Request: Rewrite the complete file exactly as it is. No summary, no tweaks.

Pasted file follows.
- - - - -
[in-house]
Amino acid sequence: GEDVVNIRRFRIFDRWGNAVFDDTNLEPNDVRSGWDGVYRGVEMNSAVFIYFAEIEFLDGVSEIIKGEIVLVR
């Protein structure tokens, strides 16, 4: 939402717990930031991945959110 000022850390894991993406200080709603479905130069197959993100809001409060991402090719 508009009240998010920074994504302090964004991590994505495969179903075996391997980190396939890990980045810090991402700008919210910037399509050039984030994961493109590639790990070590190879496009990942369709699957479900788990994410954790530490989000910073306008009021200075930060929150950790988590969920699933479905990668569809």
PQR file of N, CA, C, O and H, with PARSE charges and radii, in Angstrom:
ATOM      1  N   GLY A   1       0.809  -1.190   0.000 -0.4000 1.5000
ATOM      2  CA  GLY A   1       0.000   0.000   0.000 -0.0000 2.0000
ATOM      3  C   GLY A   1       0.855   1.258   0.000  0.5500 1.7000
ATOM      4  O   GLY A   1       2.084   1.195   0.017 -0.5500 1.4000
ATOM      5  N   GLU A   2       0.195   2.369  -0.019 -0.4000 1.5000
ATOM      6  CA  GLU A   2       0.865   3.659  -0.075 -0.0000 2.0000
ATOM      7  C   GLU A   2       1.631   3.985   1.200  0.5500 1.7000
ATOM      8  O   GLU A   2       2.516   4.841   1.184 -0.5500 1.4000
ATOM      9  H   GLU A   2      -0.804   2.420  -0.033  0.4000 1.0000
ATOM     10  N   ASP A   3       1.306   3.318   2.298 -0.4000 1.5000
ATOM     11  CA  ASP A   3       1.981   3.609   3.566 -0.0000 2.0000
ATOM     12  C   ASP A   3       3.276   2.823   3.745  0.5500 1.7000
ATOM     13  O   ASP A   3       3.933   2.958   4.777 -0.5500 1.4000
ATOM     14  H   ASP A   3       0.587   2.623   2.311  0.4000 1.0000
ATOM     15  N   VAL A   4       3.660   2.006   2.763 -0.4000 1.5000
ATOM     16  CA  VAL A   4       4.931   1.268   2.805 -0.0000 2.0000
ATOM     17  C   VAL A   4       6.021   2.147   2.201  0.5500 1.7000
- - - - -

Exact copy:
[in-house]
Amino acid sequence: GEDVVNIRRFRIFDRWGNAVFDDTNLEPNDVRSGWDGVYRGVEMNSAVFIYFAEIEFLDGVSEIIKGEIVLVR
């Protein structure tokens, strides 16, 4: 939402717990930031991945959110 000022850390894991993406200080709603479905130069197959993100809001409060991402090719 508009009240998010920074994504302090964004991590994505495969179903075996391997980190396939890990980045810090991402700008919210910037399509050039984030994961493109590639790990070590190879496009990942369709699957479900788990994410954790530490989000910073306008009021200075930060929150950790988590969920699933479905990668569809």
PQR file of N, CA, C, O and H, with PARSE charges and radii, in Angstrom:
ATOM      1  N   GLY A   1       0.809  -1.190   0.000 -0.4000 1.5000
ATOM      2  CA  GLY A   1       0.000   0.000   0.000 -0.0000 2.0000
ATOM      3  C   GLY A   1       0.855   1.258   0.000  0.5500 1.7000
ATOM      4  O   GLY A   1       2.084   1.195   0.017 -0.5500 1.4000
ATOM      5  N   GLU A   2       0.195   2.369  -0.019 -0.4000 1.5000
ATOM      6  CA  GLU A   2       0.865   3.659  -0.075 -0.0000 2.0000
ATOM      7  C   GLU A   2       1.631   3.985   1.200  0.5500 1.7000
ATOM      8  O   GLU A   2       2.516   4.841   1.184 -0.5500 1.4000
ATOM      9  H   GLU A   2      -0.804   2.420  -0.033  0.4000 1.0000
ATOM     10  N   ASP A   3       1.306   3.318   2.298 -0.4000 1.5000
ATOM     11  CA  ASP A   3       1.981   3.609   3.566 -0.0000 2.0000
ATOM     12  C   ASP A   3       3.276   2.823   3.745  0.5500 1.7000
ATOM     13  O   ASP A   3       3.933   2.958   4.777 -0.5500 1.4000
ATOM     14  H   ASP A   3       0.587   2.623   2.311  0.4000 1.0000
ATOM     15  N   VAL A   4       3.660   2.006   2.763 -0.4000 1.5000
ATOM     16  CA  VAL A   4       4.931   1.268   2.805 -0.0000 2.0000
ATOM     17  C   VAL A   4       6.021   2.147   2.201  0.5500 1.7000